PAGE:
Simplified Roubo Workbench Build Part 1 - Design and Timber Preparation
Most woodworkers would agree that the workbench is the most important tool in the workshop. If you are just beginning your woodworking journey, you are probably contemplating what type of workbench you should go for. And perhaps whether you should build or buy? If you have the time and patience, I strongly suggest you build. By building your workbench, you will be able to customize the dimensions for your body height and available workspace. You will also learn some valuable woodworking skills that you will no doubt use again in the future.
In this post I will cover the latest workbench that I built, why I went for a Roubo style design and how my previous workbenches influenced this decision.
Workbench Research and Design
Before I discuss the design for my latest workbench, I will take a couple of steps back and discuss my previous two work benches.
My first workbench was built very quickly by nailing together some old 4x2s and a sheet of plywood that a previous tenant had left behind in my garage. To begin with I remember being very pleased with my bench, but it wasn't long before I realized that due to it's light weight, it would start moving around when doing any heavy work on it. Some of my nailed joints also started to wobble a bit. The solution to these problems was to anchor bolt my workbench to the concrete walls of my garage - not an ideal solution. I also remember the thin plywood top being a bit bouncy when hammering or doing other heavy duty tasks.
For my second workbench, I made a few improvements. Instead of nailed joints, I used screws and glue which held my joints together better. For the bench top, I used a sheet of MDF which was thicker and heavier than the plywood top on my first bench. I also added stretchers and a shelf which added further rigidity to the bench. Overall, this workbench was a good improvement on my first bench. It wasn't long, however, until I ended up screwing my workbench to the garage wall to prevent it from moving around when doing any heavy work. Thankfully the garage in my new house had wooden framing on the walls so I did not have to resort to anchor bolts like for my first workbench.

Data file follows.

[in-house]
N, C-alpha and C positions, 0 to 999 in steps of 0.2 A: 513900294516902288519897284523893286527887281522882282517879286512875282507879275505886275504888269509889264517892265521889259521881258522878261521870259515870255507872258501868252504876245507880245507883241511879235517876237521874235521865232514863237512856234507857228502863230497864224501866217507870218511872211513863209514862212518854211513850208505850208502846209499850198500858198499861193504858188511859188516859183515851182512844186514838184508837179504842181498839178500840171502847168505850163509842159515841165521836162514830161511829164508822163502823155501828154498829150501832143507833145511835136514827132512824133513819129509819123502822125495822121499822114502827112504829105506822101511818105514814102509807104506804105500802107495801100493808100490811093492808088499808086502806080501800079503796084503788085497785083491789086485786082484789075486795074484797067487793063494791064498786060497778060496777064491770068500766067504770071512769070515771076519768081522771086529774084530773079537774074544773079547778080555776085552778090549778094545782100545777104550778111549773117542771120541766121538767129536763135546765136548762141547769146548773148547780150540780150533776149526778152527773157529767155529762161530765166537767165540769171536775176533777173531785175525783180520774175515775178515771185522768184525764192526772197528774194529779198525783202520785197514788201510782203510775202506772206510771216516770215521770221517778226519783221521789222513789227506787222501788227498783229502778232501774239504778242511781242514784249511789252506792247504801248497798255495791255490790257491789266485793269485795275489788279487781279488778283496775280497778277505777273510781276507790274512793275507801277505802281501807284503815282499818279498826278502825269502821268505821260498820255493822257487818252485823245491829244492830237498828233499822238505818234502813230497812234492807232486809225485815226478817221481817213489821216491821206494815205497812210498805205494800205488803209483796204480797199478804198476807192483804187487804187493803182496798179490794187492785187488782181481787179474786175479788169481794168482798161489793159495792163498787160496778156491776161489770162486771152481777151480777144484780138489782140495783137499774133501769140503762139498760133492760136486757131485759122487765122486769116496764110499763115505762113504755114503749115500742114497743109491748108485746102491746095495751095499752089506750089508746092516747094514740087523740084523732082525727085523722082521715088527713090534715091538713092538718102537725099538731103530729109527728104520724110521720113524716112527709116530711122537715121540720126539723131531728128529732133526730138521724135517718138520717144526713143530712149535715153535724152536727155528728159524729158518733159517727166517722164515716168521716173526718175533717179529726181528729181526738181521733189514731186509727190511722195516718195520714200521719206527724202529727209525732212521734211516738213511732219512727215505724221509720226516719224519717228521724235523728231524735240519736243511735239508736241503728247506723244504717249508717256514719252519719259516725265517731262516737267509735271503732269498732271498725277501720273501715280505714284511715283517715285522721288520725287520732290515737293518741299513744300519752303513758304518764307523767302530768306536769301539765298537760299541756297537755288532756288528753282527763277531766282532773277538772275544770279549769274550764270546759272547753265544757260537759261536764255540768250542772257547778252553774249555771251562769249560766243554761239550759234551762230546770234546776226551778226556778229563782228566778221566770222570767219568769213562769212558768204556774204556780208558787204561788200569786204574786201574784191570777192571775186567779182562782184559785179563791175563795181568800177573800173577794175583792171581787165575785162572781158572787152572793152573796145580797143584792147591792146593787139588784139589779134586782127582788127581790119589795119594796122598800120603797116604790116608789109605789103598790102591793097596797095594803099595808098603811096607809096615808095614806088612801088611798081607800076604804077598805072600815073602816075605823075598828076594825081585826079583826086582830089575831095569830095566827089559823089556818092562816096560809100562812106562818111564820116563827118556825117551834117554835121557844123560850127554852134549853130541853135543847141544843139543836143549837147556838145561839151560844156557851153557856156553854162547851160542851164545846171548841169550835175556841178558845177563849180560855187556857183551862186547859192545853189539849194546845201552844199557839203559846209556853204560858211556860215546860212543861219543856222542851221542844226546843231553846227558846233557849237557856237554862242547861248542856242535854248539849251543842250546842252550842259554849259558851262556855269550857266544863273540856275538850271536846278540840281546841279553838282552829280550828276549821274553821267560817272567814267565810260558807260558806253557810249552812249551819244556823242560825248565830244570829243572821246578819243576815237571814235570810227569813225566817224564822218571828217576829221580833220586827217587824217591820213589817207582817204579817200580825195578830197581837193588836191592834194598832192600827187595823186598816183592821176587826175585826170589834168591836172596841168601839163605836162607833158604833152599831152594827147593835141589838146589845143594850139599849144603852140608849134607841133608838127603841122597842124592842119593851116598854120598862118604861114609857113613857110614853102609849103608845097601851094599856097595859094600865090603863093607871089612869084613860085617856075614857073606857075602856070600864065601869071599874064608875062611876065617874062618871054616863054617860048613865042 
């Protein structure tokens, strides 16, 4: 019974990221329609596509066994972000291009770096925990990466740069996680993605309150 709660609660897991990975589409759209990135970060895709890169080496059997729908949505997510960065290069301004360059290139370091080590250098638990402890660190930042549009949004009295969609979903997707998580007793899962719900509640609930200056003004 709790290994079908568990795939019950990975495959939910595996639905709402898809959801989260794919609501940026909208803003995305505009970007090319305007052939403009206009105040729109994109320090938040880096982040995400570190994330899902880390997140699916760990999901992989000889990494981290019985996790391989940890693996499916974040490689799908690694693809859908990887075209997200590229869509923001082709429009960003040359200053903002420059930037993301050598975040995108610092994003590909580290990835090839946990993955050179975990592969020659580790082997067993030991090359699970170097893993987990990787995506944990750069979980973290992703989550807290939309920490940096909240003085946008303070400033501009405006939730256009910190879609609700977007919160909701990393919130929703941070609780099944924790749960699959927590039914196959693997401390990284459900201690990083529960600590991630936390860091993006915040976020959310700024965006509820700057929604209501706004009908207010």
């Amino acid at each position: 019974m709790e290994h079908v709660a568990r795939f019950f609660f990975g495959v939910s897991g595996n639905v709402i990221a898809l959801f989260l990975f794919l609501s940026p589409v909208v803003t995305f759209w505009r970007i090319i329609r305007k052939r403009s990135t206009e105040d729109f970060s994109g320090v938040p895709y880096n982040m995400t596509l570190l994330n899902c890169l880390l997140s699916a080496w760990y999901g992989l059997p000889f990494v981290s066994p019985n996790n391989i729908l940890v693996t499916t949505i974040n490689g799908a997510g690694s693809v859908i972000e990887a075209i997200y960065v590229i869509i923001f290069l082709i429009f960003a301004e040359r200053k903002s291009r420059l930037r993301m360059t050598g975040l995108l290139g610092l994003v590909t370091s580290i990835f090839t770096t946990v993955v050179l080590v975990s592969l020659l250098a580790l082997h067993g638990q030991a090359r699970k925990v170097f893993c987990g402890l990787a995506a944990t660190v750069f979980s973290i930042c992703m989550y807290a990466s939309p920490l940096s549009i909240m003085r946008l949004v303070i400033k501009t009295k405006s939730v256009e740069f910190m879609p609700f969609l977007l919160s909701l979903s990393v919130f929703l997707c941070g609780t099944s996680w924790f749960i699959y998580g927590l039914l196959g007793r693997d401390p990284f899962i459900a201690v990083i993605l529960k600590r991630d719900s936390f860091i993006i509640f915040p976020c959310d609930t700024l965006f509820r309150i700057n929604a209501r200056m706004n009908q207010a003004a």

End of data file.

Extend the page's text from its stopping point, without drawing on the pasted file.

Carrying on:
Fast forward quite a few years, plus a break from woodworking while living overseas, it was time for a new workbench as my first step back into my hobby. I wanted to improve on the design of my previous two workbenches and build a workbench that I will have for years to come. And so began my workbench research and design phase. I purchased a book called "Workbenches from Design & Theory to Construction & Use" by Christopher Schwarz. I highly recommend this book for anyone planning on building a workbench. It covers everything from the basics of workbench design right through to workbench maintenance and accessories. The book also discusses four different workbench designs and includes plans for each - The English Workbench, The Knockdown Nicholson, The French Workbench and The Ancient Roubo. From all of these designs I found myself drawn to the Ancient Roubo. At first, I was slightly put off by it's massive size but soon realized this would solve some of the problems of my previous workbenches. The heavy weight of the Roubo would mean I would no longer need to secure my workbench to the wall to prevent it from moving around and the thick top would resolve the "bouncy benchtop" issues I had with me previous workbenches. In social media and YouTube I had also noticed that many woodworkers had started building Roubo workbenches and realized there must be a reason why. My decision was made - I would build a Roubo workbench.
Initially I planned on building the full Ancient Roubo according to the plans in Christopher Schwarz's Workbenches book. The main components and features being a large 6" top, 5 1/2" x 4" legs with sliding dovetail joints, stretchers with mortise and tenon joints, leg vise, tail vise, shelf and dog holes. It soon dawned on me that this bench was going to take quite a while to build so I decided to simplify the design. To get my woodworking venture underway again, the first projects I was planning on were cutting boards and knife blocks. I certainly did not need a tail vise or leg vise for these projects so removed the tail vise from the design and decided to go with a standard face vise instead of a leg vise. And by removing the tail vice, this allowed the workbench to have symmetrical design without a larger distance between the legs and end of the benchtop on the tail vise end. Next, I looked at alternatives to the sliding dovetail joints that attached the legs to the top. A simpler alternative that also provided a strong and robust joint was the wedged mortise and tenon. This joint also looks very nice although not quite as impressive as the sliding dovetail. I had never made a wedged mortise and tenon joint so decided this would be a good opportunity to get some experience with it. I could also see myself using this type of joint on other projects in the future. The final simplification, that I did not 100% decide on at this stage, was using basic lap joints instead of mortise and tenon joints on the stretchers. My plan was to see how the project was tracking when I got to this part of the build and then decide which joint I would go for.